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Fly Rods (Part 2): Choosing a fly rod

This is very much a personal thing, as one fly rod will not suit everyone.

The first and most obvious consideration is budget – how much you want to spend on a rod – and this is often misconstrued by many fly fishermen. A more expensive rod won’t necessarily make you a better caster. If your casting is a bit “rusty” or could do with some “polishing up” then it is better to spend less on a rod and spend the difference on some professional casting lessons with an approved instructor.

You then need to take in to account the type and style of fly fishing you will be doing.

If it is predominately small river work then a slower action rod will perform best at shorter distances. We would generally call this a middle or “through-action” rod. Larger rivers and small stillwaters will generally require a slightly longer rod, with a faster, middle or middle-to-tip action. Large stillwaters and reservoirs, where distance casting is often required, will require longer rods, with a fast, middle-to-tip or tip action. A fast action rod will allow the caster to generate the higher line speed in the air and tighter line loops required for maximum casting distance. Bear in mind, however, that the faster the action of a rod, the more “timing critical” it becomes to cast, which requires more advanced casting skills.

Boat fishing also makes up a lot of the stillwater fishing activity. Here a longer rod is advantageous and again, actions are critical, as you will generally need to have a slower action. Distance casting is not as necessary, but lighter, more precise presentation is of greater importance.

Single-handed fly rods

Also take into account the rod action as detailed above, which is an indication of the way the rod flexes in response to both casting and playing a fish. A fast action rod can generate the high line speeds required for extreme distance casting, allowing a talented caster to have great line and loop control. The faster tip “recovery” will not “bounce” the line when distance casting, sending “ripples” down the line and upsetting the line’s progress through the air. Be aware, however, that the stiffer tips are less flexible than softer rods and can sometimes “bounce” fish off the hook, so more care is needed when playing a fish.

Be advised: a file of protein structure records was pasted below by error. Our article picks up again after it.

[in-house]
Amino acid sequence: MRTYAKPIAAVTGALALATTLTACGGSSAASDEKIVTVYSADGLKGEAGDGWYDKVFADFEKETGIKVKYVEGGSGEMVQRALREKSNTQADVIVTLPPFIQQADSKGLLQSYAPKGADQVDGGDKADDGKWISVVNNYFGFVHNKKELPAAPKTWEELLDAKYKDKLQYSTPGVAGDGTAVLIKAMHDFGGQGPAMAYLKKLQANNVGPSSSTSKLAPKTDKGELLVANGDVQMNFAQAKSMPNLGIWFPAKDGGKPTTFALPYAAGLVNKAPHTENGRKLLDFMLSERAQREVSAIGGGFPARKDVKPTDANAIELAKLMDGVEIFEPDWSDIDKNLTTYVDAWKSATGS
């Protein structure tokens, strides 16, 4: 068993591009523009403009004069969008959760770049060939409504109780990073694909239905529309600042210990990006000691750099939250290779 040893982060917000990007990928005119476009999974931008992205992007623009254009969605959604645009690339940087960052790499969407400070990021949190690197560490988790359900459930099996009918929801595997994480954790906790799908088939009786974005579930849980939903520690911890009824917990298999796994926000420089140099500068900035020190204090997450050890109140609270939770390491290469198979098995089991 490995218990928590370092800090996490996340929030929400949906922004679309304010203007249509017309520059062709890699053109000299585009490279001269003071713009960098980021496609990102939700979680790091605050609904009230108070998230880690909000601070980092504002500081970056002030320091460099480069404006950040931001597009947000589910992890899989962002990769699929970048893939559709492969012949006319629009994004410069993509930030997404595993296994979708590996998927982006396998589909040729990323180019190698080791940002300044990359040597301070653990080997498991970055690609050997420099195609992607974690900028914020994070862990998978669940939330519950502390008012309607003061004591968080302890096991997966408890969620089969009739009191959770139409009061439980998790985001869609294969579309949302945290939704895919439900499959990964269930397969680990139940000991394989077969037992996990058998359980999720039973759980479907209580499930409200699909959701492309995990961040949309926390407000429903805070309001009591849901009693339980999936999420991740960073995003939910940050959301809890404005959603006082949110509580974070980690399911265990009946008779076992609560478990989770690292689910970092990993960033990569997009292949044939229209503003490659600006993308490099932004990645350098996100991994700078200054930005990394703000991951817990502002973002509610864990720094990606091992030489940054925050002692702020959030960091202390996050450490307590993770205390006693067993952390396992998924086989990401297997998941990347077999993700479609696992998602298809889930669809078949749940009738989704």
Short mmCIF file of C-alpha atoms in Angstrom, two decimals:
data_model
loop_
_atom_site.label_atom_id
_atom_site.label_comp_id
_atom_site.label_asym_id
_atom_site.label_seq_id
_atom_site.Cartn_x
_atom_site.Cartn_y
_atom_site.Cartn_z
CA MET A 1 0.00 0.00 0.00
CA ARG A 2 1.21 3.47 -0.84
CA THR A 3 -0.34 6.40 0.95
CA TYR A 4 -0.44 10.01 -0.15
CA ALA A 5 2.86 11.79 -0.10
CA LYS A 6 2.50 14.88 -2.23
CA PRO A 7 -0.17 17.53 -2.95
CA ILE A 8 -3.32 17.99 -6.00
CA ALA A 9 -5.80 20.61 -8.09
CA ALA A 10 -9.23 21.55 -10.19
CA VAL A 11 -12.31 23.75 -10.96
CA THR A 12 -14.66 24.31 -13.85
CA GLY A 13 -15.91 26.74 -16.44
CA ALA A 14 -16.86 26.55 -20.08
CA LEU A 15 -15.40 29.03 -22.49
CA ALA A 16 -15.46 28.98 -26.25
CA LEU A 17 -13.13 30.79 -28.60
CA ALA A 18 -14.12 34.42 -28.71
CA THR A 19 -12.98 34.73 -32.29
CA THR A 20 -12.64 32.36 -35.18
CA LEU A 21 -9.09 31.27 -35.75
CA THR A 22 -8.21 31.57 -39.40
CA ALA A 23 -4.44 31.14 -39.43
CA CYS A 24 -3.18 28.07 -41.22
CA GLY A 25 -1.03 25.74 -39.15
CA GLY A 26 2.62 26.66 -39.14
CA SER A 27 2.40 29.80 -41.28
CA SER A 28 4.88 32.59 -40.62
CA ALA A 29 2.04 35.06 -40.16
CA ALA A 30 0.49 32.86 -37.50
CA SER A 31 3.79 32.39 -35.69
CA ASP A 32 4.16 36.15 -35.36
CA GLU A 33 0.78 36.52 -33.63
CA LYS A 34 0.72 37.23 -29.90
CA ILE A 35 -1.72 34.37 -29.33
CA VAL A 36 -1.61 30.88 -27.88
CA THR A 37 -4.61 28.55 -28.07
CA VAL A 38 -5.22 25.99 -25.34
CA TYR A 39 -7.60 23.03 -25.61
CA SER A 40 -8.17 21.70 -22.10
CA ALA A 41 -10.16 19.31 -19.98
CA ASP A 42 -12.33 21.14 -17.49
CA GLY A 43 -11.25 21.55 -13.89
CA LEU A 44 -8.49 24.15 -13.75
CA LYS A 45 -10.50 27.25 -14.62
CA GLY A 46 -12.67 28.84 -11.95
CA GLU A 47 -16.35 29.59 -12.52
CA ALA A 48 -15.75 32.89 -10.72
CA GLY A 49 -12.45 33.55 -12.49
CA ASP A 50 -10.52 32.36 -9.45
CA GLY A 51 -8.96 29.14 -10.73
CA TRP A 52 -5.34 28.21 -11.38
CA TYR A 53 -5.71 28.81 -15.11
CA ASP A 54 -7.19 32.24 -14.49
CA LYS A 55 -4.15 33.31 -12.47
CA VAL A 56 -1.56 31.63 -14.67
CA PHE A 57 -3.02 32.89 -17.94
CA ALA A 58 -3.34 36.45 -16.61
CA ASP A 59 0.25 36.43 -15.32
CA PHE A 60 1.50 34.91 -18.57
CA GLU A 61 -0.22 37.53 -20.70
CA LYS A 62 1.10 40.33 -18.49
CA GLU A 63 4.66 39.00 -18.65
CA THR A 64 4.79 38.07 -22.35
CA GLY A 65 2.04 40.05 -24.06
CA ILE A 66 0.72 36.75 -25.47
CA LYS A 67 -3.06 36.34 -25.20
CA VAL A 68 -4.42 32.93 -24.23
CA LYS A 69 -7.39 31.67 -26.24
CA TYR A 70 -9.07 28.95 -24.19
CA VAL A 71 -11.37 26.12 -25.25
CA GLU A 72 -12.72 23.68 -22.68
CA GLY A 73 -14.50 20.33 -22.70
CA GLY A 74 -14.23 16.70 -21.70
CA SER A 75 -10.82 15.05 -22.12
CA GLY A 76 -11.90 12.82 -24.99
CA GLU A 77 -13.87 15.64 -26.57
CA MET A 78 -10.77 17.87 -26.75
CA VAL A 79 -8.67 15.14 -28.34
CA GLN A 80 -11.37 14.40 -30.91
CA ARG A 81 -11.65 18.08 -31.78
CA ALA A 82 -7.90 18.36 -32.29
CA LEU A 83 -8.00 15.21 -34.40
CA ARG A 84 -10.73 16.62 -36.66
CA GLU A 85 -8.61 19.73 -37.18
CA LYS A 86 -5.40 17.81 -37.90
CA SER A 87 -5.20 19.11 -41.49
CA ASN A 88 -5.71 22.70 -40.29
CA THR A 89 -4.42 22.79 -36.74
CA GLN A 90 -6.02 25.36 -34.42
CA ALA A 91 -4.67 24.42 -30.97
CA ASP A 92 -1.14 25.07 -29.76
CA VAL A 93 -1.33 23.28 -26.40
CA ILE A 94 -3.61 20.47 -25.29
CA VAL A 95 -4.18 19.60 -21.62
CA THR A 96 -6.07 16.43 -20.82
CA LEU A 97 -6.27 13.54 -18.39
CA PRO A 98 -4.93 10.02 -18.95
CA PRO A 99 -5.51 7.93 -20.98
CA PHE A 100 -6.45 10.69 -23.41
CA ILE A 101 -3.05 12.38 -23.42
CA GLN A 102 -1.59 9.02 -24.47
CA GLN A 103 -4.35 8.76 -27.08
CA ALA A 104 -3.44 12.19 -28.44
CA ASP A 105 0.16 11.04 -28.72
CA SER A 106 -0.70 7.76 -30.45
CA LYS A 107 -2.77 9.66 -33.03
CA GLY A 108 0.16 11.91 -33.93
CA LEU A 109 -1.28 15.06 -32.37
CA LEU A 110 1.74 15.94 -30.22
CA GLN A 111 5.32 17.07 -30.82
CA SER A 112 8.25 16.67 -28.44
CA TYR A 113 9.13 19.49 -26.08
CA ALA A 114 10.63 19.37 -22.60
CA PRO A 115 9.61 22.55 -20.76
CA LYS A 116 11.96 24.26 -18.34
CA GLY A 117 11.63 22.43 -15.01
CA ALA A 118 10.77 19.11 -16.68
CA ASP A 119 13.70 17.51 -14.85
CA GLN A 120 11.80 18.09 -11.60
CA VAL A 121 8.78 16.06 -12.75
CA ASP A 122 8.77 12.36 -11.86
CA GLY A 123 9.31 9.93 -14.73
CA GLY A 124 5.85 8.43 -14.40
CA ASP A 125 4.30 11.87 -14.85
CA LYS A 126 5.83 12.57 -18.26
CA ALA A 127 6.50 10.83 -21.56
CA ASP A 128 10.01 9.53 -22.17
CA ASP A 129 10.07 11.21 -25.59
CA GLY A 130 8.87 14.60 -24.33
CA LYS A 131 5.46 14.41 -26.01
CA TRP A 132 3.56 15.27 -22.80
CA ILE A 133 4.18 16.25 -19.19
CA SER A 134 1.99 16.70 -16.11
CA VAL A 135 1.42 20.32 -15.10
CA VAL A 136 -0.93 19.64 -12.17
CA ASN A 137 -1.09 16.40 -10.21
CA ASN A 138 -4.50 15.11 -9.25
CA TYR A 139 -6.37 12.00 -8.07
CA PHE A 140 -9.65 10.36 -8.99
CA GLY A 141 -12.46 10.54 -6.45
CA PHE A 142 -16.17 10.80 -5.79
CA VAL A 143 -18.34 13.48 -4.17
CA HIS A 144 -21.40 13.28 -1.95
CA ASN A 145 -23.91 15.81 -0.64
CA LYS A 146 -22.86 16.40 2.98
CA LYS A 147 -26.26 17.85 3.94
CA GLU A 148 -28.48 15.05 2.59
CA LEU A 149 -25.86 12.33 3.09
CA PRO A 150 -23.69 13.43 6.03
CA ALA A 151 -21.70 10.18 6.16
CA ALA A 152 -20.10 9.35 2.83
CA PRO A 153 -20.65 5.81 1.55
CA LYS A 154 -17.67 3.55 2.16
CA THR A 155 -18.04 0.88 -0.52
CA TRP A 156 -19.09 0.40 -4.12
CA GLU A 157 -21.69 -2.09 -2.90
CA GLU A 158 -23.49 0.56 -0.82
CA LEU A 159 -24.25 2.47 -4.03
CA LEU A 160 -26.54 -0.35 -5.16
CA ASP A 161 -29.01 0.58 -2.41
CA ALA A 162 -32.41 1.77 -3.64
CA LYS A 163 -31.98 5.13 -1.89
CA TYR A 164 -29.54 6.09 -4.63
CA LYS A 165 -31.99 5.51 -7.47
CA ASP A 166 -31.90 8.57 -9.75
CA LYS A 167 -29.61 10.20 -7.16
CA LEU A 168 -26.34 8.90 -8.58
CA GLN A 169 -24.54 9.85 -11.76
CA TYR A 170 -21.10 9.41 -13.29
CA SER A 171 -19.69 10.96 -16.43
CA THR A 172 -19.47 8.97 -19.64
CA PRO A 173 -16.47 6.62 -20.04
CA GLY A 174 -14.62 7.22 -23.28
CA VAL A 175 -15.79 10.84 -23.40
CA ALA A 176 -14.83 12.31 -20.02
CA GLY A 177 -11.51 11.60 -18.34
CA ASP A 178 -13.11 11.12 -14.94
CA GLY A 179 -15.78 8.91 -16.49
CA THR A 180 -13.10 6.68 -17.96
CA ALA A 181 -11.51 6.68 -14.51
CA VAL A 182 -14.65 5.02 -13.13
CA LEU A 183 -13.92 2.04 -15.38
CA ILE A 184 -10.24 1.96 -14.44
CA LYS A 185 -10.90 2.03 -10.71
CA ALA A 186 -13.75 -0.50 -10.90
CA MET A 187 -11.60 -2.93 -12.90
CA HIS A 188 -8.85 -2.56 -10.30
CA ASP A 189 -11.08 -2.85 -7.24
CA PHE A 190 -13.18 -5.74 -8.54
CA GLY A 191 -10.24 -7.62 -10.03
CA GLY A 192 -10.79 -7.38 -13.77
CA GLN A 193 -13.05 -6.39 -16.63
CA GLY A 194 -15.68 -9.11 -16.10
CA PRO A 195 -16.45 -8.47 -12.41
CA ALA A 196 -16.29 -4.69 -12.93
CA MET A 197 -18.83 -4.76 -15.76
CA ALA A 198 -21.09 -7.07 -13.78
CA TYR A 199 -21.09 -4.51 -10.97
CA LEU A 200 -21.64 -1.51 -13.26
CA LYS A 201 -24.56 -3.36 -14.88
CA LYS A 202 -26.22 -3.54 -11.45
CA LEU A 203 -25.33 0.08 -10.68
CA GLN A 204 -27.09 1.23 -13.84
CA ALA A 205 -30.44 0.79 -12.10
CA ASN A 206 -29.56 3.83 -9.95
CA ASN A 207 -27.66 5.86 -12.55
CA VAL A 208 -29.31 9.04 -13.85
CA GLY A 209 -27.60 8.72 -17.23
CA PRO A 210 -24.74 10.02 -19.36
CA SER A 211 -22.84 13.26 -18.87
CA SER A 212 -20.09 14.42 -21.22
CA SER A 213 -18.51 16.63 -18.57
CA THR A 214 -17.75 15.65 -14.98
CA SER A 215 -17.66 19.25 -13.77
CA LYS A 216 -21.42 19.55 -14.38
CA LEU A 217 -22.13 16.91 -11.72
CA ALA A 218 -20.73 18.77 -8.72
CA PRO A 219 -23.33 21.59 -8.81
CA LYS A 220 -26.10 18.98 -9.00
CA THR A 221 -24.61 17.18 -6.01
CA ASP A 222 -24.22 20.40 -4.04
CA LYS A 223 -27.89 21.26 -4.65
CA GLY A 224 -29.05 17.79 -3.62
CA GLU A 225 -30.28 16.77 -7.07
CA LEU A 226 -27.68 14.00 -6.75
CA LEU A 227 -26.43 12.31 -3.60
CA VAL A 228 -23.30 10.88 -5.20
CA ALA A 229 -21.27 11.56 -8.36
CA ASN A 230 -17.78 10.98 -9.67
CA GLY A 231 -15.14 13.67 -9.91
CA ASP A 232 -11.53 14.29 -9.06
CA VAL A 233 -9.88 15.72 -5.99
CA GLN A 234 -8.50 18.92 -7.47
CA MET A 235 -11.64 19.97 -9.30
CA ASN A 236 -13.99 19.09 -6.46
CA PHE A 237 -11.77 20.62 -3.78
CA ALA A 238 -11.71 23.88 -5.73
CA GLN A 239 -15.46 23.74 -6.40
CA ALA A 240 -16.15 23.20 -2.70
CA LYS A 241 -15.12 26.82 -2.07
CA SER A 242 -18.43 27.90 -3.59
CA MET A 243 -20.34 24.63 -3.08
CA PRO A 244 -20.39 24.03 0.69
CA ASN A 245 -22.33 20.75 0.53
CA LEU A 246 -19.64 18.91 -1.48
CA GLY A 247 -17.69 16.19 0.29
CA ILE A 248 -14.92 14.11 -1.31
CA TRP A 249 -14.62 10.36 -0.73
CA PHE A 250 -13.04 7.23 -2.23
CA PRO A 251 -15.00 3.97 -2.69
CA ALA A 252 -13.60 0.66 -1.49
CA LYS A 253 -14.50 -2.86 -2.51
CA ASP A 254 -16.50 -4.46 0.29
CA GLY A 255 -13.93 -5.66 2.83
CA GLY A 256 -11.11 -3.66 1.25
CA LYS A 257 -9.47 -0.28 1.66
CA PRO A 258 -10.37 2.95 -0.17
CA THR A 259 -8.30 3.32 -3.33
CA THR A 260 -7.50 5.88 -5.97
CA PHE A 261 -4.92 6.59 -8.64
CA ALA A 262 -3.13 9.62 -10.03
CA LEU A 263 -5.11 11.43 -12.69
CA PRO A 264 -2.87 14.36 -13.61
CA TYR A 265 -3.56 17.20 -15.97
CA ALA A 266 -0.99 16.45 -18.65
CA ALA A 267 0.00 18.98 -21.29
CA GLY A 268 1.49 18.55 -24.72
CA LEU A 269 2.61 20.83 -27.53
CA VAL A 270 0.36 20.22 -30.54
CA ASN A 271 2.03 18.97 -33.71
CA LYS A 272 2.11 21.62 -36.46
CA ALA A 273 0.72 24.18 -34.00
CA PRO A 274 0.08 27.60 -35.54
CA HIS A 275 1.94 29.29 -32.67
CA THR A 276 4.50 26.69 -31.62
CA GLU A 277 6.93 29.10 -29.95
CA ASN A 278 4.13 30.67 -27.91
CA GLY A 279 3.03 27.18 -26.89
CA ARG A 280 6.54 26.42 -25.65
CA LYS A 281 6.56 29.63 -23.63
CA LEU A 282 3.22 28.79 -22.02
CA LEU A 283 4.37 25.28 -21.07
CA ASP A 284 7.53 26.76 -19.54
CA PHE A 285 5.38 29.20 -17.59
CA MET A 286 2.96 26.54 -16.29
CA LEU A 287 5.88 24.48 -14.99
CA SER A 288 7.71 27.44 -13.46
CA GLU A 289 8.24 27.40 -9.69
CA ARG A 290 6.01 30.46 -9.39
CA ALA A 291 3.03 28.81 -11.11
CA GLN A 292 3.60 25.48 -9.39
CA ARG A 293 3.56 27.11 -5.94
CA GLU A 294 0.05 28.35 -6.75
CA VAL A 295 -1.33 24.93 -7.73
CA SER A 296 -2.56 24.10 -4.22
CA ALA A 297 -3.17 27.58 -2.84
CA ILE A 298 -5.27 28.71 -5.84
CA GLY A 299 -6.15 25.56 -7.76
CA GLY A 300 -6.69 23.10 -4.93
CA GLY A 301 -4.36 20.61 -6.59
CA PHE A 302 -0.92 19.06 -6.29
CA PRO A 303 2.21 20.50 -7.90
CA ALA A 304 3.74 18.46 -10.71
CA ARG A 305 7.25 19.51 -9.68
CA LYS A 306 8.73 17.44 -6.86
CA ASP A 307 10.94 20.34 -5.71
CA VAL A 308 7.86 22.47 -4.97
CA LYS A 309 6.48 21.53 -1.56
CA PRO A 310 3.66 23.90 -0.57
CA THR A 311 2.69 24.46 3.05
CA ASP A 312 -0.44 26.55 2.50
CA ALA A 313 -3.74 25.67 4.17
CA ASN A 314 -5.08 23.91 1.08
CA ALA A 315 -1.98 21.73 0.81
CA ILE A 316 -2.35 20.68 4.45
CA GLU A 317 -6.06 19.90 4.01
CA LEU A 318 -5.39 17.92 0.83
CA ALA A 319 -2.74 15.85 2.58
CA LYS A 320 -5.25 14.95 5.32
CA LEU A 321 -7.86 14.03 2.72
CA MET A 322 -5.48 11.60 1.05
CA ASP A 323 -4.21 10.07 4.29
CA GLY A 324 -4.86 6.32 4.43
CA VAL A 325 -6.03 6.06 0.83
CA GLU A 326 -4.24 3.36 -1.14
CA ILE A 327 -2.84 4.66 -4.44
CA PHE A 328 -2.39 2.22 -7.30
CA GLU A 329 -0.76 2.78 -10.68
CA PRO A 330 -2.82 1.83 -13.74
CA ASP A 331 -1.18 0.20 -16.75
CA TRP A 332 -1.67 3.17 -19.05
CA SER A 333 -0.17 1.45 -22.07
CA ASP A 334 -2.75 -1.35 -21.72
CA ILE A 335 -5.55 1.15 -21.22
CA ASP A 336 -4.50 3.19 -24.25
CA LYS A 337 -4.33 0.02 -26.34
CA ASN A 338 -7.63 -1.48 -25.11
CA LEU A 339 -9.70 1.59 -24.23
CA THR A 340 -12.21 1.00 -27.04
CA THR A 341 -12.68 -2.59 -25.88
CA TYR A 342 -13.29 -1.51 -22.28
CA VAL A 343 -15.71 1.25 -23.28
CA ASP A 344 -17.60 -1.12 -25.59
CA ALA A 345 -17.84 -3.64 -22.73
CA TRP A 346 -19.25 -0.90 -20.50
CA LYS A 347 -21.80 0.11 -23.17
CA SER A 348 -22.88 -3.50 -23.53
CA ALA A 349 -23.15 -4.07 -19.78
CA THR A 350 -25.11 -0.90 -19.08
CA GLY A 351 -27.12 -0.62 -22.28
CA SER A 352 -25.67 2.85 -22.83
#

A less able caster may however find it hard to get the timing of the cast correct with a fast action rod, and may be more comfortable with a rod having a more moderate action. Fast action rods are also favored particularly by saltwater fly fishers as they will frequently have to contend with strong winds.

For general small river and stillwater trout fishing, it is better to choose a rod with a middle-to-tip action, which are less demanding to cast and better for roll casting and fishing at short range.

Double-handed fly rods

Very often, newcomers to salmon fishing assume that a double handed rod is always required – it is not. There are many situations on smaller rivers, fishing for sea trout or grilse – where a single-handed rod of, say 10ft #7 Wt., is more than adequate.

As you move up to slightly larger rivers however, you are frequently in between the need for a single-handed rod, or a full, double-handed Spey rod. This is exactly why Switch rods were developed on the North West coasts of USA and Canada. A Switch rod is light enough to use single-handed, but where required, can be used two-handed, for greater distance and control, or where bankside vegetation requires a Spey casting style.

As you move onto larger, more powerful rivers however, double-handers come into their own where you need to lift longer lengths of line, control and mend the line as it crosses the current and frequently fish with larger, heavier flies. Over the past few years, as carbon technology has improved, we have seen the length of two-handed salmon rods reduce, as greater power can now be achieved with shorter, lighter rods. We therefore now only make the two most popular models, the 13ft #8/9 and the 14ft #9/10, which are more than adequate for most salmon fishing situations.

This has in part been due to the vast improvements that have been made in Salmon Spey fly lines in all their various forms, allowing easy distance casting and control with minimal effort.

Again, fly line consideration and fishing location are critical and if traveling, then a multi-piece rod, like the 6-pce Spectre Salmon or the 5-pce Spectre Switch, may well be a more convenient option than their 4-pce predecessors.